When people think about psychology or mental health, many times the things that come to mind are: mental health problems; depression; doctors; appointments; painful emotions; stigma; not coping; stress; disorders; and so on.
It’s quite understandable why so many negative associations with ‘psychology’ come to mind. After all, we’ve all heard about some past unethical scientific experiments, mental health asylums with horrific, inhumane conditions, as well as the media telling us negative, frightening stories about people who live with mental health issues. This may leave us with a sense of hopelessness and helplessness.
The Birth of Positive Psychology
Psychology has greatly evolved since its early days, and a new area of psychology started to develop in 1954 after mental health specialists started to realise that the main focus of psychology thus far had been on disorders and dysfunctions. Some of these people, such as Abraham Maslow and Martin Seligman, realised that this was not the full picture of our human existence. Where is the focus on potential? Strengths? Motivation? Meaning? Values? All those things that make us human, hand in hand with our challenges and struggles.
And so a new dawn in psychology began, with full scientific enquiry, experimentation and vigour. Many wonderful findings were published and became common practice in the field of psychology.
What is Positive Psychology?
So what is positive psychology and how is it used? Well, it is a more balanced view of our mental health and wellbeing. Positive psychology takes into account all our parts as a human being: the good, the bad and the ugly.
In therapy we want to focus on all the richness of human experience, your challenges, your stresses, your circumstances, your diagnoses, your environment, your pain … but also on your personality, preferences, wishes, motivations, goals, positive qualities, learnt skills, abilities, life experiences, values, and what makes your life meaningful.
The goal of positive psychology is not to lose track of what makes you, you. Instead, the goal is to identify and strengthen all those parts of the person that makes them resilient, capable, motivated and able to live their life with meaning, reward, excitement and fulfillment while managing their stresses and challenges.
Positive Psychology in Therapy
In my work as a therapist, using positive psychology as part of my approach, I sometimes have clients making comments such as: “This sounds too simplistic. I can’t just be positive all the time. Life is hard. I suffer. I find it hard to be positive. I don’t think this is for me”.
And my response is: “Yes, life is very challenging at times, it has suffering, intense emotional pain, sacrifices and difficulties. That is true. Therefore when a person starts therapy, the aim is to assess all the elements of their life. This will help us to understand what they are struggling with, and what can help them get better, recover, heal and gain the strength they need, by reconnecting to their existing character strengths and the positive qualities they have gained throughout their life, as well as building new skills and coping mechanisms that are needed now to address the current challenges.”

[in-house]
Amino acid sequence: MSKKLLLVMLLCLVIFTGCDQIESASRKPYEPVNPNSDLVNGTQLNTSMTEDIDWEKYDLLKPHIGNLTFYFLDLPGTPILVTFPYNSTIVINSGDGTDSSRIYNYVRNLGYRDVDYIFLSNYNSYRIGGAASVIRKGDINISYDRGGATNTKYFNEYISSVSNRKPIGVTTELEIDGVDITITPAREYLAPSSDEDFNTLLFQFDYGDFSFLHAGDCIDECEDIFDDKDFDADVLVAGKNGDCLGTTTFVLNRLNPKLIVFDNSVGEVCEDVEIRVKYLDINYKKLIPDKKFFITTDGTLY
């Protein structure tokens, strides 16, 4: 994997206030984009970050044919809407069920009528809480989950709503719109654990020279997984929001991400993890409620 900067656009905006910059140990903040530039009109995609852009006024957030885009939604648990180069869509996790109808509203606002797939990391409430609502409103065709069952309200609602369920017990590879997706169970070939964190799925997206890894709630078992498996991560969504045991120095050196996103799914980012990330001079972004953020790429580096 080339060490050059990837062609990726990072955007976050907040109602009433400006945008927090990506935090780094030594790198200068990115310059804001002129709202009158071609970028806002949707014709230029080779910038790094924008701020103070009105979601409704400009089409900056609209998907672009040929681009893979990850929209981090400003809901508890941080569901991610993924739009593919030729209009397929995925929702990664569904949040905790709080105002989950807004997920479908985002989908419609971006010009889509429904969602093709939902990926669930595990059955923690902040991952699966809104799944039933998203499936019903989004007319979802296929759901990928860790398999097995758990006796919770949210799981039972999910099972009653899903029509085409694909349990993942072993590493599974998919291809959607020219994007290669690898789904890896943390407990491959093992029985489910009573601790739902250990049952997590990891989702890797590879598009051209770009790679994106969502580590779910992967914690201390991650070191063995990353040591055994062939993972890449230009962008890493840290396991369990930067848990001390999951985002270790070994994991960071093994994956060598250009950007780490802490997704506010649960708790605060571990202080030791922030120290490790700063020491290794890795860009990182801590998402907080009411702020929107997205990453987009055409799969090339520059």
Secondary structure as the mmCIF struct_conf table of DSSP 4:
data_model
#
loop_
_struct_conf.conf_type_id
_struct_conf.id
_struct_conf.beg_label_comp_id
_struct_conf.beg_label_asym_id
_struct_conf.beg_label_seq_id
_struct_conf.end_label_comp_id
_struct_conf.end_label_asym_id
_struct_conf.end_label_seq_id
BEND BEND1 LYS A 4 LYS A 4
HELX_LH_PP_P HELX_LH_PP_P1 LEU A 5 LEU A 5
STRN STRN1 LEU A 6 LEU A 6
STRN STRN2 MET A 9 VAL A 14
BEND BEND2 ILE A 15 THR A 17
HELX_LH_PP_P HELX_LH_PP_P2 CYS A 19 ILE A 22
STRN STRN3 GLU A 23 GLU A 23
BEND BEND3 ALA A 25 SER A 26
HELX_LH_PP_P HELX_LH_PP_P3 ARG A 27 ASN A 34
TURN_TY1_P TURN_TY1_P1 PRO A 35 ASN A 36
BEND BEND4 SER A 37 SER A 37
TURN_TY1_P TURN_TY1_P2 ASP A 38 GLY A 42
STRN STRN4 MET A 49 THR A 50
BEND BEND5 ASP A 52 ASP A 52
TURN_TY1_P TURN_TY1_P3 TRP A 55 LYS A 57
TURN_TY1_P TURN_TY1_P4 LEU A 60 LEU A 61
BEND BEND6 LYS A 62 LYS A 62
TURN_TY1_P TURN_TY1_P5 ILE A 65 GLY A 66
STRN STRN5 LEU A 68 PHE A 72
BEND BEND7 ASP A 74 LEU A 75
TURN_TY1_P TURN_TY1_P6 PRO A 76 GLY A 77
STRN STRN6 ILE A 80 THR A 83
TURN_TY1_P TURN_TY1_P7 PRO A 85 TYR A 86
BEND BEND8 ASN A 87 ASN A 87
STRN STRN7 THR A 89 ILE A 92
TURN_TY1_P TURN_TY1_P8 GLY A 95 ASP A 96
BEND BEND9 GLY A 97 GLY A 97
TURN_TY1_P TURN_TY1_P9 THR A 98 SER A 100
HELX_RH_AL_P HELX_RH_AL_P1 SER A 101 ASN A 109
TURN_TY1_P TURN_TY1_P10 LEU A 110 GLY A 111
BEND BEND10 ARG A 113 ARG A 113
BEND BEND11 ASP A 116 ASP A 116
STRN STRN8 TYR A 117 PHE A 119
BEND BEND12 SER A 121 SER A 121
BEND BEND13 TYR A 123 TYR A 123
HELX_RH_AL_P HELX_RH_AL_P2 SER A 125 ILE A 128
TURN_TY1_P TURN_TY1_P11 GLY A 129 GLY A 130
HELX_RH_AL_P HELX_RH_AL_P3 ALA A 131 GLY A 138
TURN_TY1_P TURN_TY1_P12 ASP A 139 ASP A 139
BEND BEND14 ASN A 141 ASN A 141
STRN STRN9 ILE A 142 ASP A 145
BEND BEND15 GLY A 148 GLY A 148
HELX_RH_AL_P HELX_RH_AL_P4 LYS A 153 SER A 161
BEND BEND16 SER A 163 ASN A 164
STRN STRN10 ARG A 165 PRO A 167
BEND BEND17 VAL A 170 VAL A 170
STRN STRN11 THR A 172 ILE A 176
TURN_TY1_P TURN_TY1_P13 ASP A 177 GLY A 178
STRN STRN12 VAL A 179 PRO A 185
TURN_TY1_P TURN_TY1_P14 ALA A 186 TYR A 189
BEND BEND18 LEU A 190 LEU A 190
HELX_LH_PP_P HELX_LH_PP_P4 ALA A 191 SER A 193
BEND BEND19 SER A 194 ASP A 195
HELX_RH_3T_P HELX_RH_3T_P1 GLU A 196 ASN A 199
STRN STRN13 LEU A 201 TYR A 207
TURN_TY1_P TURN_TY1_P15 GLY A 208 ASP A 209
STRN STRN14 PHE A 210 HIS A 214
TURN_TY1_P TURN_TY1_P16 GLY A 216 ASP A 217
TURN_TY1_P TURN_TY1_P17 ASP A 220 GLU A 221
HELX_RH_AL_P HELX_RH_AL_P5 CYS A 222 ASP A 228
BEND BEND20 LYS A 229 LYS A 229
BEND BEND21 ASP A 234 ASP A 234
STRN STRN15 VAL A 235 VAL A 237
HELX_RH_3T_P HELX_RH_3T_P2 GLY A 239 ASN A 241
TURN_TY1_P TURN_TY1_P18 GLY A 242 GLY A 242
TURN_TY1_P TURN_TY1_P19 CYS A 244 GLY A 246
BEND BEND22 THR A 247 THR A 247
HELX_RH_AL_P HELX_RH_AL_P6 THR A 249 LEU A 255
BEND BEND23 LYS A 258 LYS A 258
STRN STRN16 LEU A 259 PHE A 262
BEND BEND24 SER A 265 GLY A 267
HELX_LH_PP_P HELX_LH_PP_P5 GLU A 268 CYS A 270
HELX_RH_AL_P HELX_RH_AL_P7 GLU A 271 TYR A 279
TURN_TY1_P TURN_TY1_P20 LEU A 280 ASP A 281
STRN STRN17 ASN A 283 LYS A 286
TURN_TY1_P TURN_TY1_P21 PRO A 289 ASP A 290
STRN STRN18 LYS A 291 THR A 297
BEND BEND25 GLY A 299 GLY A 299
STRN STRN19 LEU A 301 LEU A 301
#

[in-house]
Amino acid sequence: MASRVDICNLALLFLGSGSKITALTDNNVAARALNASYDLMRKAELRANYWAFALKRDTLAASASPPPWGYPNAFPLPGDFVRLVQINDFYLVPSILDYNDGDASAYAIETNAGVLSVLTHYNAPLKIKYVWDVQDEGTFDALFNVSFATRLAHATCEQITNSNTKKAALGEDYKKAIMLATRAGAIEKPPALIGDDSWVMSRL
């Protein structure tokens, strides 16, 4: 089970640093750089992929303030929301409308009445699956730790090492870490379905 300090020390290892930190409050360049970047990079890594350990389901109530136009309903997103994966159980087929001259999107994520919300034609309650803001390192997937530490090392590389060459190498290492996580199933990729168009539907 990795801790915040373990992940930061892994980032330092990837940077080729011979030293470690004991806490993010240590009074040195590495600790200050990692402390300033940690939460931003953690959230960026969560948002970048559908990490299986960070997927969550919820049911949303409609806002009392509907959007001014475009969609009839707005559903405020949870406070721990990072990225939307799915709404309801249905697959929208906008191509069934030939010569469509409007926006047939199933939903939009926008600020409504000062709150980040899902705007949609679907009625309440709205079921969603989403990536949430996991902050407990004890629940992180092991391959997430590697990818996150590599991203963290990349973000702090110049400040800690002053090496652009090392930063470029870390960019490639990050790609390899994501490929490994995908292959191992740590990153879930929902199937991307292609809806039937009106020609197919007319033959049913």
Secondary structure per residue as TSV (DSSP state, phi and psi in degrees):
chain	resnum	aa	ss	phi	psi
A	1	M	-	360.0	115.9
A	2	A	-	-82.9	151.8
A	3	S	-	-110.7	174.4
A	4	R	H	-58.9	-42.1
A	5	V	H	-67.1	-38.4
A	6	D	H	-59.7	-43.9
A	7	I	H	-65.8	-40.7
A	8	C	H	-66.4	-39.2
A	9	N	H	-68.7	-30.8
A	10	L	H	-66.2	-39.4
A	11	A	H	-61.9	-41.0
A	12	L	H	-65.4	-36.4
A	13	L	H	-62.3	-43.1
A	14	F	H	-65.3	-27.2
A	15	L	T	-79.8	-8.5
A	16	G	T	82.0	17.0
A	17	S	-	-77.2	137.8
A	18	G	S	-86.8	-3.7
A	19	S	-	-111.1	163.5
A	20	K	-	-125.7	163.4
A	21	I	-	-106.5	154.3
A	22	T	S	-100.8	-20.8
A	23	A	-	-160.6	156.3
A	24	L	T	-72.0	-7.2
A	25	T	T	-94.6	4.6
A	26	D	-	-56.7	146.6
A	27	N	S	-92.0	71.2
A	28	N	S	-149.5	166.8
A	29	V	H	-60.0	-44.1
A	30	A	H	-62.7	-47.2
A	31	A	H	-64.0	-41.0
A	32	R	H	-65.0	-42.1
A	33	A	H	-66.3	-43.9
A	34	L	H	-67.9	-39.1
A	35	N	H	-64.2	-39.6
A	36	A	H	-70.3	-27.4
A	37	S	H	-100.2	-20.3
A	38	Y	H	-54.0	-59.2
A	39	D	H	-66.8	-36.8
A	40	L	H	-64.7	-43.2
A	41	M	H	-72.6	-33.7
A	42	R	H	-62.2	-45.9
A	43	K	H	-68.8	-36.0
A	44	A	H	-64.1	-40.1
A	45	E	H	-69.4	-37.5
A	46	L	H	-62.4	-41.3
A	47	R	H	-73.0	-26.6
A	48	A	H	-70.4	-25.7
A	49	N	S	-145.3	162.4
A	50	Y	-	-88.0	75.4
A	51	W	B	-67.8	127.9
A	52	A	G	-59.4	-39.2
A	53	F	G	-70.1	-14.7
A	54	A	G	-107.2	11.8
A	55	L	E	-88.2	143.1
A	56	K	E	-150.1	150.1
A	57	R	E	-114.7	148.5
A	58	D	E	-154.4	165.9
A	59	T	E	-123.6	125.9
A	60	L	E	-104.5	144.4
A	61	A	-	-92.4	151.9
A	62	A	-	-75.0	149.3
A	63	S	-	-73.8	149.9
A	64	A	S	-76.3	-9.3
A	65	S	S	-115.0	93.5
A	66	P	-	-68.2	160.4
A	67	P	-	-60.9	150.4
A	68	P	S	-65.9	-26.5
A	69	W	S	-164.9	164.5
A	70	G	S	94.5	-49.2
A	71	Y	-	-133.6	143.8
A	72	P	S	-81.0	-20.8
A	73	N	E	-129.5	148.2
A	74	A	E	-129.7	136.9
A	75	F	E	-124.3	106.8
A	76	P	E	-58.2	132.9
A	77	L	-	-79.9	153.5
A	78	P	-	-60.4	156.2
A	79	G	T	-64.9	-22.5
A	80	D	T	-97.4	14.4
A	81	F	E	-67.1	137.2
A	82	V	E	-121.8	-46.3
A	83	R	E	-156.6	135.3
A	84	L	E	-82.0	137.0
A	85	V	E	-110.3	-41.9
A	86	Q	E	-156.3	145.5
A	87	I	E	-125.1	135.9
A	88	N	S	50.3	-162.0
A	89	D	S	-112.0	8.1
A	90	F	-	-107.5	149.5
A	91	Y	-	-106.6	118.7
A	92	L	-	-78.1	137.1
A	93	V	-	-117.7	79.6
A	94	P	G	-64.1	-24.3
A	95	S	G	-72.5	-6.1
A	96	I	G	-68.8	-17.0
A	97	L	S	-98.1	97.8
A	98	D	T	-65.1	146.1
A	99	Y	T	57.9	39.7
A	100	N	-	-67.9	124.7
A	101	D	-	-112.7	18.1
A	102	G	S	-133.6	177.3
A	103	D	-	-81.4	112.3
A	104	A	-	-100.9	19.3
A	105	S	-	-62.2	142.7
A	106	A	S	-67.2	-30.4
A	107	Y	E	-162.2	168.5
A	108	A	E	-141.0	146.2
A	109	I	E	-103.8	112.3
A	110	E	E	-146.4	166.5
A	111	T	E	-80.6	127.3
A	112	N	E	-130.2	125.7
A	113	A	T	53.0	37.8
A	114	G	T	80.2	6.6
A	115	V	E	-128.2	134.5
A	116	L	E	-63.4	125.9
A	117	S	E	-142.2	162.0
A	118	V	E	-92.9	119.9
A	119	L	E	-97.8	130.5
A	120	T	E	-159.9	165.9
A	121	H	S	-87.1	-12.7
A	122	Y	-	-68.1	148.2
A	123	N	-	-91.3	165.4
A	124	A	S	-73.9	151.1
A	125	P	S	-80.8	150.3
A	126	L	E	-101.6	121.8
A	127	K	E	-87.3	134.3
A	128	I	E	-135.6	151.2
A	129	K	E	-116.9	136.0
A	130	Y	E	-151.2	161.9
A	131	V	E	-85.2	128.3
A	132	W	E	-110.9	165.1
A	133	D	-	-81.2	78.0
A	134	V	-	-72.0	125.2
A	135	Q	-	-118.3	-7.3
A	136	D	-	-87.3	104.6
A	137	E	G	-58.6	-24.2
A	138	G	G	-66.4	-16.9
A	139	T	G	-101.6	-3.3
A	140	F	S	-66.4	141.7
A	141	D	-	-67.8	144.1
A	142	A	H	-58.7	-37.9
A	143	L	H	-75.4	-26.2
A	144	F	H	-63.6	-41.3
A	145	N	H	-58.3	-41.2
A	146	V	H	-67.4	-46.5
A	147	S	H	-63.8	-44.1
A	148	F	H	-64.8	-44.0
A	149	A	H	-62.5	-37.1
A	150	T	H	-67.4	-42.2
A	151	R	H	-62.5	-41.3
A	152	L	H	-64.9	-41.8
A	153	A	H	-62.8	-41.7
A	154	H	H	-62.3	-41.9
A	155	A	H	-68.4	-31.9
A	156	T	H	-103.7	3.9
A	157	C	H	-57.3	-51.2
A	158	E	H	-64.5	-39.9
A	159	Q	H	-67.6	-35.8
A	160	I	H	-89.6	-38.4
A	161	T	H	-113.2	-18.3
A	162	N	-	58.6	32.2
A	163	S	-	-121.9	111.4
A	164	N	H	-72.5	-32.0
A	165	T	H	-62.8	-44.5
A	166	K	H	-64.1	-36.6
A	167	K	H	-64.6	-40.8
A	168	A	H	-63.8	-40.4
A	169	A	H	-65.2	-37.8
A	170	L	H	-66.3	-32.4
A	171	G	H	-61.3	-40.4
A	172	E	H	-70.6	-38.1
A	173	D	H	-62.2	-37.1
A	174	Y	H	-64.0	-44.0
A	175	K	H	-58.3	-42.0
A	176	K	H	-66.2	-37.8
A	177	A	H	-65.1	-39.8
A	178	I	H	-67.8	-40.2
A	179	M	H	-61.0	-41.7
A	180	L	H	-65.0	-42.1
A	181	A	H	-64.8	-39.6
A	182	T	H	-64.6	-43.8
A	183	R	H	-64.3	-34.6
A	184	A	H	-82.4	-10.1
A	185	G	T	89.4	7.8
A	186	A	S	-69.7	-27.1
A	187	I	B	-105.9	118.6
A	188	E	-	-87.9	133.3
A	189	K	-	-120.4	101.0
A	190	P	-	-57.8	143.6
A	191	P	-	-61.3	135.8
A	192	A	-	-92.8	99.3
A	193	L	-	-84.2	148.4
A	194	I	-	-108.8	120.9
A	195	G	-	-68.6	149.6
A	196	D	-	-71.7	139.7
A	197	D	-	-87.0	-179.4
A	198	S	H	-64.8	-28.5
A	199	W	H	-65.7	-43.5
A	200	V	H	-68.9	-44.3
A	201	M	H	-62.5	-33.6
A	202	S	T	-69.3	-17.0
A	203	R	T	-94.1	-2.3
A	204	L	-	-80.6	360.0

Human beings are innately strong and resilient, they have an in-built capacity to heal and recover. They also long for meaning in their life. Meaning does not need to be a complicated idea, it can be simply whatever makes a person feel most themselves, most alive, and excited when they are engaged in a certain activity or domain. Therefore, anything in life can be meaningful. What brings meaning to life can change from one life period to another, or new ones can be added.
Identifying one’s meanings, values and strengths may be challenging at times, especially if we are overwhelmed with difficult life situations, negative belief systems, negative thoughts and painful feelings. This is where a safe space with a trained mental health specialist can assist the individual to identify their meanings, and become an active agent in their own life.
We all want to be happy, valued, free of suffering and maybe even contribute to the world in meaningful ways. But sometimes there are blocks and obstacles along the way that make this goal challenging. In therapy, we identify these blocks and work towards removing them in order to live a life of meaning, whatever that may be for the individual.
If this resonates with you, you may want to start reading more about the positive psychology approach to better understand yourself, your positive character strengths, virtues and values, and then find ways to act on them in your life.
Alternatively, you may like to try a therapist using a positive psychology approach – I would be happy to be of assistance.
Author: Ilana Gorovoy, B.Arts (Psych), B. Arts (Hons.)(Psychology), MPsych (Couns.)
With a Master’s in Counselling, Brisbane Psychologist Ilana Gorovoy draws on therapeutic approaches such as Cognitive Behavioural Therapy, Existential and Strengths-based approaches, Person-Centred and Positive Psychology, to assist her clients to become conscious of their strengths and difficulties, design and reach their goals, live a life of meaning and purpose, and reach their full potential through empowerment.
To make an appointment with Brisbane Psychologist Ilana Gorovoy, try Online Booking – Wishart. Alternatively, you can call Vision Psychology (Wishart) on (07) 3088 5422.